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Wildcard Matching

This section describes how to match a wildcard pattern against a particular string. The result is a yes or no answer: does the string fit the pattern or not. The symbols described here are all declared in `fnmatch.h'.

Function: int fnmatch (const char *pattern, const char *string, int flags)

This function tests whether the string string matches the pattern pattern. It returns 0 if they do match; otherwise, it returns the nonzero value FNM_NOMATCH. The arguments pattern and string are both strings.

The argument flags is a combination of flag bits that alter the details of matching. See below for a list of the defined flags.

In the GNU C Library, fnmatch cannot experience an "error"---it always returns an answer for whether the match succeeds. However, other implementations of fnmatch might sometimes report "errors". They would do so by returning nonzero values that are not equal to FNM_NOMATCH.

These are the available flags for the flags argument:

Treat the `/' character specially, for matching file names. If this flag is set, wildcard constructs in pattern cannot match `/' in string. Thus, the only way to match `/' is with an explicit `/' in pattern.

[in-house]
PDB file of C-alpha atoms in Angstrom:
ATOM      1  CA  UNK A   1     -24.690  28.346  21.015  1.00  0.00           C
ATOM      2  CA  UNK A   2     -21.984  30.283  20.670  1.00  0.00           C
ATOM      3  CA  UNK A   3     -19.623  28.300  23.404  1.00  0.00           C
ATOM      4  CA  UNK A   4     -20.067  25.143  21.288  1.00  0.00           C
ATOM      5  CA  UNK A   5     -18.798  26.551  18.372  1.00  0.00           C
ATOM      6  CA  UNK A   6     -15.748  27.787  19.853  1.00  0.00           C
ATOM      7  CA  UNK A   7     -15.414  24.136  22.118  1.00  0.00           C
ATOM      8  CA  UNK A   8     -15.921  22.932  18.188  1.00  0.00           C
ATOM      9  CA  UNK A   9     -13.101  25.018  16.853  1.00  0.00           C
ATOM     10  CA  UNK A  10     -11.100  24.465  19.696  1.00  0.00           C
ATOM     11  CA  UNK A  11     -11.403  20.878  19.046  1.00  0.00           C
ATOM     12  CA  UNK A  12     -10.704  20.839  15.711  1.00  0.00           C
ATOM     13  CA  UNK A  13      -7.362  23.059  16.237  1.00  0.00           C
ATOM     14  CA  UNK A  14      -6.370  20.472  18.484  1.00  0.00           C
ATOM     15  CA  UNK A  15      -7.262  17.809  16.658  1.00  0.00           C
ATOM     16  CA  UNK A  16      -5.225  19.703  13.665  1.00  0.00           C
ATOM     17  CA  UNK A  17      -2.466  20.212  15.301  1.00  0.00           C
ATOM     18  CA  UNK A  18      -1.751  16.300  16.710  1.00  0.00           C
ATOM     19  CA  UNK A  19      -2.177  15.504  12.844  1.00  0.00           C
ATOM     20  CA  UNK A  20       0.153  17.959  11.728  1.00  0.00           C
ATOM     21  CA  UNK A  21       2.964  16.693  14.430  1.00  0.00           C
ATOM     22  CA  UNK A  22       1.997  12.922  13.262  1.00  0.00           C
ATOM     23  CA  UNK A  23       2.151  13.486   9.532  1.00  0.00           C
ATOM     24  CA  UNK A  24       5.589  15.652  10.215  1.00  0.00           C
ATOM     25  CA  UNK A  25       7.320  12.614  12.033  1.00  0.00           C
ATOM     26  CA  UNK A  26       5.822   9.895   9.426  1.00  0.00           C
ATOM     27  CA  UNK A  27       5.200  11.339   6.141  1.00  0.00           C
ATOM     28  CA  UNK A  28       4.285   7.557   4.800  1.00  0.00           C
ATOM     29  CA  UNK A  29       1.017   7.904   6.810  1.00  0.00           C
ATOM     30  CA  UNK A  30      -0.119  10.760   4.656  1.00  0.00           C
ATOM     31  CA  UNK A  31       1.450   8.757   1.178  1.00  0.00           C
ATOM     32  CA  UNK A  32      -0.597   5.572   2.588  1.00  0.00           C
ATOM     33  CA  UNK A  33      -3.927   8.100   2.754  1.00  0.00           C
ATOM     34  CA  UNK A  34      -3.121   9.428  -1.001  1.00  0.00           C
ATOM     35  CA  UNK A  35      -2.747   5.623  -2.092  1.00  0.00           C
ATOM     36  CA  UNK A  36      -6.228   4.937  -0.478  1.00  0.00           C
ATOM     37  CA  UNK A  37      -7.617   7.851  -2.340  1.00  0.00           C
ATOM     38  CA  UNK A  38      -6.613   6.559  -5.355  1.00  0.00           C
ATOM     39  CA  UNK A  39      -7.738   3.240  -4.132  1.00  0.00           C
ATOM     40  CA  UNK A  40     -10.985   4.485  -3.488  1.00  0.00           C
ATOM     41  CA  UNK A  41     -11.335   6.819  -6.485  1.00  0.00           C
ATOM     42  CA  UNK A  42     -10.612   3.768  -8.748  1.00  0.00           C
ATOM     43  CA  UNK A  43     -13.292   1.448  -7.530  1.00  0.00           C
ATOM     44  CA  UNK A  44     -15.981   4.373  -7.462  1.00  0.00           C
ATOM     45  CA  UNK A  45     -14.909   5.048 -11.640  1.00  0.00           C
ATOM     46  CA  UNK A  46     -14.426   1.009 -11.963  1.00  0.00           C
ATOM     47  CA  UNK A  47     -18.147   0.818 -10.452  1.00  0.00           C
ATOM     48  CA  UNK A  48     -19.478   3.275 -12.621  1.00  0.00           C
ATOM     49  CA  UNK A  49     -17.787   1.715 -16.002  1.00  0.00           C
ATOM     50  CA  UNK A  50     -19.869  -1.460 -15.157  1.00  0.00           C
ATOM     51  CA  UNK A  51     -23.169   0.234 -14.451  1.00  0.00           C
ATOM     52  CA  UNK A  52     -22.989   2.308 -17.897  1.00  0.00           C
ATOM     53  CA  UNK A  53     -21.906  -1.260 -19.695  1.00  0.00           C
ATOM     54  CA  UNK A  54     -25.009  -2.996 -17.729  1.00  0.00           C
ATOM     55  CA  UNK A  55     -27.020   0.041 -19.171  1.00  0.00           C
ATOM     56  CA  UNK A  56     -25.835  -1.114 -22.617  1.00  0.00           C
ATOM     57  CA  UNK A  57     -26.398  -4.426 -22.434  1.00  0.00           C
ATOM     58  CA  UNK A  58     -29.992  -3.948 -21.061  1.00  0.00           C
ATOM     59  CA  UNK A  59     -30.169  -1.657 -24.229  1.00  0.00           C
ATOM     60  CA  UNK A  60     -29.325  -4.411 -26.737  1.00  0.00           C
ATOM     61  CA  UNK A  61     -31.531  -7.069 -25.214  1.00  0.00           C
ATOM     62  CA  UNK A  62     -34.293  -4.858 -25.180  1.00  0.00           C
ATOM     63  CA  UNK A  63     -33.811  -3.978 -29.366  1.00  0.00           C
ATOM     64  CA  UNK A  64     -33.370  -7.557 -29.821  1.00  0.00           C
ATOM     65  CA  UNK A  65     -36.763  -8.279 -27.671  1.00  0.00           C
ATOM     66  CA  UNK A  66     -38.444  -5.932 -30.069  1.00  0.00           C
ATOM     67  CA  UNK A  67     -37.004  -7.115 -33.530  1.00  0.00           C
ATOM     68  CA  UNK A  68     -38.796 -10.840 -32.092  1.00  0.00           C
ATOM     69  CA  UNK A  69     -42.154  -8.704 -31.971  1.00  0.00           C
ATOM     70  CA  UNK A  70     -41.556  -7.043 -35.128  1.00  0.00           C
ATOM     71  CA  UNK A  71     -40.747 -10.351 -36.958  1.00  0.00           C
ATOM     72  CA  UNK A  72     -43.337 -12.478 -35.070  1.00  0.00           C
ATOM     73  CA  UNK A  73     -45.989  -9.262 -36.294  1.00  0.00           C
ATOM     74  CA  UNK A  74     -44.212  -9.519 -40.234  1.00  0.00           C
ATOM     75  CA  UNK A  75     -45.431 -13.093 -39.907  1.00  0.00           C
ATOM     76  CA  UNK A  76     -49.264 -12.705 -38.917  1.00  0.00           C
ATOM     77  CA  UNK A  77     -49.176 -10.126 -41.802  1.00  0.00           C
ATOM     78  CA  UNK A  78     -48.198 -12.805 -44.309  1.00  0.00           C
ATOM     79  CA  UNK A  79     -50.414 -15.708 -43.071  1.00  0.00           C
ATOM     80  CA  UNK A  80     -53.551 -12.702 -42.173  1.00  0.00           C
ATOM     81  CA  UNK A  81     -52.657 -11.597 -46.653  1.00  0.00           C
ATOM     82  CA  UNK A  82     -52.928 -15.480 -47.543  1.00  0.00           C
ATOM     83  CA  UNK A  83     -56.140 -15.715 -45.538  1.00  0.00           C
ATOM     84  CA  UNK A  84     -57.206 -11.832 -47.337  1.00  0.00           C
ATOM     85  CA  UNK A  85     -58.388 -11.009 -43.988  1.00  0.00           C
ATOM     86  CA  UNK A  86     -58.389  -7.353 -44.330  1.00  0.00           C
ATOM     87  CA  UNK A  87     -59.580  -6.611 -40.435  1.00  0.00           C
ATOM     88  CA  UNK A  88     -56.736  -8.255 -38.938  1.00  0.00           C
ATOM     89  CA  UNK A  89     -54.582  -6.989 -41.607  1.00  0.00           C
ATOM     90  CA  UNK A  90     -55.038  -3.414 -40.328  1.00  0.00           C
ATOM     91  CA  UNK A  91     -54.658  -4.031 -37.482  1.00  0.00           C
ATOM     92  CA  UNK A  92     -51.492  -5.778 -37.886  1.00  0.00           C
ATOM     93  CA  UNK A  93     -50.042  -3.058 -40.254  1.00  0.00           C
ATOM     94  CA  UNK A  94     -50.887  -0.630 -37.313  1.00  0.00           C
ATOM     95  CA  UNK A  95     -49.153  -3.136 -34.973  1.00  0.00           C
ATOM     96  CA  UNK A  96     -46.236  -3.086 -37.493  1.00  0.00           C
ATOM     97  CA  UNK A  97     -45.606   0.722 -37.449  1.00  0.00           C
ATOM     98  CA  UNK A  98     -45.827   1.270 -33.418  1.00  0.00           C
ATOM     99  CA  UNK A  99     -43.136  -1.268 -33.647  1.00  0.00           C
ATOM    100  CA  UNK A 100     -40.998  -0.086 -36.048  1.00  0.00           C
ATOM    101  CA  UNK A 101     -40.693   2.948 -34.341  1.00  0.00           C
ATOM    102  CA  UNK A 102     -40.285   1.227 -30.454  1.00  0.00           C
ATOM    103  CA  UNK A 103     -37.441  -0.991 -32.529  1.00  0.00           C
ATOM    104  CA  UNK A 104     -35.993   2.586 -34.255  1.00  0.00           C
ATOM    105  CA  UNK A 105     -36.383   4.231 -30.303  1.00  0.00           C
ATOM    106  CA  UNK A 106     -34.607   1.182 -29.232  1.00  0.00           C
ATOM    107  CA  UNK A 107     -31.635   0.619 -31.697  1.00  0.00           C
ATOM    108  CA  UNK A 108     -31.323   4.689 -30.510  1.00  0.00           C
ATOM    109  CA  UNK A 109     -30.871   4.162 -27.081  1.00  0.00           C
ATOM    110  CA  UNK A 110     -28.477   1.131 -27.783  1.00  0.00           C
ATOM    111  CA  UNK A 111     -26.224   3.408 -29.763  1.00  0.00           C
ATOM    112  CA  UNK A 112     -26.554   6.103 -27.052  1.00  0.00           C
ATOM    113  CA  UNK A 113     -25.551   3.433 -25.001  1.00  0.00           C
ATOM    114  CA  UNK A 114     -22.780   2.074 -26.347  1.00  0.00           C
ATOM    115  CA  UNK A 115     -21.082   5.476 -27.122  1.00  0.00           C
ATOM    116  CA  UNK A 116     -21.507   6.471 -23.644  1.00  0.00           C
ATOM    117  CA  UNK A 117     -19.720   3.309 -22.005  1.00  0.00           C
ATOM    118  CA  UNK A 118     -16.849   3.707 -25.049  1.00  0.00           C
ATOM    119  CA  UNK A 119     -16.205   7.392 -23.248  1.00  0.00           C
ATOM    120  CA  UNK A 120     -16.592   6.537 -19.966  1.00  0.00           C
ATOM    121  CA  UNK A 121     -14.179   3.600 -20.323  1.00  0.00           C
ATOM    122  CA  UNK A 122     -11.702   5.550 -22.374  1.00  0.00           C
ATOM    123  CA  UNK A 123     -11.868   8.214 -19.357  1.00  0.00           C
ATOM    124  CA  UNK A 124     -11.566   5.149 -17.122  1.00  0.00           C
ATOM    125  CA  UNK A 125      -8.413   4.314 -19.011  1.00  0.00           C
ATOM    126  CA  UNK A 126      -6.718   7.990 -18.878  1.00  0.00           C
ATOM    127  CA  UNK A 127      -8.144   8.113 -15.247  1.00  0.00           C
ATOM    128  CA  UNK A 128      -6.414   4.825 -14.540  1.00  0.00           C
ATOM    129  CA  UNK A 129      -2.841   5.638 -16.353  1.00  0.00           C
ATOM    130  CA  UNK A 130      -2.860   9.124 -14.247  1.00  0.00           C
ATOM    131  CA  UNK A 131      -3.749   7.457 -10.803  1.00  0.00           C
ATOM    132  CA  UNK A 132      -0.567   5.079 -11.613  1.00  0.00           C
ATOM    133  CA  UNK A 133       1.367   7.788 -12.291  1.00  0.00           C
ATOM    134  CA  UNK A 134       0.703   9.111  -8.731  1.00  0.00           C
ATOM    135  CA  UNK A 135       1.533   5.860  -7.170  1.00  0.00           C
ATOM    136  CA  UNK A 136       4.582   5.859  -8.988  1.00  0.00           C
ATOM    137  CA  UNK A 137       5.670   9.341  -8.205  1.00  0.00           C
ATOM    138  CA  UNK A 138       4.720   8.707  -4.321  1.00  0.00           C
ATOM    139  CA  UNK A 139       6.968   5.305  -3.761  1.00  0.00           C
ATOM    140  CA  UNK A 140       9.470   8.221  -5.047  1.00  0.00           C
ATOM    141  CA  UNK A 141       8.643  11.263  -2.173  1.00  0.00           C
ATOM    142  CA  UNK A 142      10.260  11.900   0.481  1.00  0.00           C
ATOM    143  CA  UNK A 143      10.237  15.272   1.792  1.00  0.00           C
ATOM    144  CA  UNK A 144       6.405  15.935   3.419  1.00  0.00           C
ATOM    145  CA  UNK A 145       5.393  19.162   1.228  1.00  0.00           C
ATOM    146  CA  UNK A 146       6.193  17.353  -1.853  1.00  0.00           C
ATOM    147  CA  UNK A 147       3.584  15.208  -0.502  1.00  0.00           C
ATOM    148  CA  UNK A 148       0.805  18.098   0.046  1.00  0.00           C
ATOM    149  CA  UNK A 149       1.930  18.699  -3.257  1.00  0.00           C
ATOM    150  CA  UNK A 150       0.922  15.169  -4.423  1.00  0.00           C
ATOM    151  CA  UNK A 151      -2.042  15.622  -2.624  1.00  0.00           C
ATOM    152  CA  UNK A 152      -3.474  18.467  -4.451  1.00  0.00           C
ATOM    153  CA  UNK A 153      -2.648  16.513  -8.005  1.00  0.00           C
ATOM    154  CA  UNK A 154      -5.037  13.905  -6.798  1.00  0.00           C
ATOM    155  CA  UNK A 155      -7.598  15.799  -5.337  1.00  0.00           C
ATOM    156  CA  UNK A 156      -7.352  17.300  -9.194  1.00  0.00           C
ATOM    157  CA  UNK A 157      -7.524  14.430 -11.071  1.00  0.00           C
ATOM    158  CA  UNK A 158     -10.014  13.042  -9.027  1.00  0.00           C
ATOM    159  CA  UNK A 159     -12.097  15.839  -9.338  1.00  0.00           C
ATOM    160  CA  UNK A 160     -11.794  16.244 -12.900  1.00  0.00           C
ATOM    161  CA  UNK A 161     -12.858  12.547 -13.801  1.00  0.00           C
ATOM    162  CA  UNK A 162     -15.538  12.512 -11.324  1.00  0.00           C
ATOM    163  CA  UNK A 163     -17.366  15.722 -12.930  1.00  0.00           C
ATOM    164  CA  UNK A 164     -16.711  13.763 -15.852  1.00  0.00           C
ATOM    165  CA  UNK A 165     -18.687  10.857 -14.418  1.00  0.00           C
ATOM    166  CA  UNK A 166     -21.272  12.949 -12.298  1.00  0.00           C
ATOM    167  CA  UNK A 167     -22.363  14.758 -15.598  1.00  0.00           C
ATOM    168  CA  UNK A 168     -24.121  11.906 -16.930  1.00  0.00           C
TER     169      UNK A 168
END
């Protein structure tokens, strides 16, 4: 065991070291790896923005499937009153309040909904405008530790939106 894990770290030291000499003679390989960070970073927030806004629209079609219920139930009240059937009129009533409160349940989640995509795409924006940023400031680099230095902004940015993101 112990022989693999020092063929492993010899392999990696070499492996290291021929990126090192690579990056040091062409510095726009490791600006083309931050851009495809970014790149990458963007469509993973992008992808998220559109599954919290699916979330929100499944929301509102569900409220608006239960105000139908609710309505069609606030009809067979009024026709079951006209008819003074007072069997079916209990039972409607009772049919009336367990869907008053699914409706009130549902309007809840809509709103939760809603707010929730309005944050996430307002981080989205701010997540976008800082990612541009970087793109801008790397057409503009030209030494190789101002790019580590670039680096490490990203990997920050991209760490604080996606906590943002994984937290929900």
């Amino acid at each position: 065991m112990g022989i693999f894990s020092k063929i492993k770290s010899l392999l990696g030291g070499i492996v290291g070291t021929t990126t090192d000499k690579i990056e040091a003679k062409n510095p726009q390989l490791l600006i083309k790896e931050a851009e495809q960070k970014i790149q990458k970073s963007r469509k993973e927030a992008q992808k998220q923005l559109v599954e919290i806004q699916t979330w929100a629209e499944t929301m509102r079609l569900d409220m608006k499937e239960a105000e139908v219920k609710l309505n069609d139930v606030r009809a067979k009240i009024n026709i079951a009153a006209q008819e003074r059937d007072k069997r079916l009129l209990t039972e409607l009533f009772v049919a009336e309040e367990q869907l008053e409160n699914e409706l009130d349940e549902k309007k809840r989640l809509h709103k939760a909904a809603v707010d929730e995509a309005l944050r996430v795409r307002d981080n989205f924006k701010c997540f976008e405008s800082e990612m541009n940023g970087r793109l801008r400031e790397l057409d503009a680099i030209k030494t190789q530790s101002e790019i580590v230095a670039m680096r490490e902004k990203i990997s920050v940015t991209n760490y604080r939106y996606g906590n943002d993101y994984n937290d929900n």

This is an alias for FNM_FILE_NAME; it comes from POSIX.2. We don't recommend this name because we don't use the term "pathname" for file names.

Treat the `.' character specially if it appears at the beginning of string. If this flag is set, wildcard constructs in pattern cannot match `.' as the first character of string.

If you set both FNM_PERIOD and FNM_FILE_NAME, then the special treatment applies to `.' following `/' as well as to `.' at the beginning of string. (The shell uses the FNM_PERIOD and FNM_FILE_NAME falgs together for matching file names.)

Don't treat the `\' character specially in patterns. Normally, `\' quotes the following character, turning off its special meaning (if any) so that it matches only itself. When quoting is enabled, the pattern `\?' matches only the string `?', because the question mark in the pattern acts like an ordinary character.

If you use FNM_NOESCAPE, then `\' is an ordinary character.

Ignore a trailing sequence of characters starting with a `/' in string; that is to say, test whether string starts with a directory name that pattern matches.

If this flag is set, either `foo*' or `foobar' as a pattern would match the string `foobar/frobozz'.

Ignore case in comparing string to pattern.

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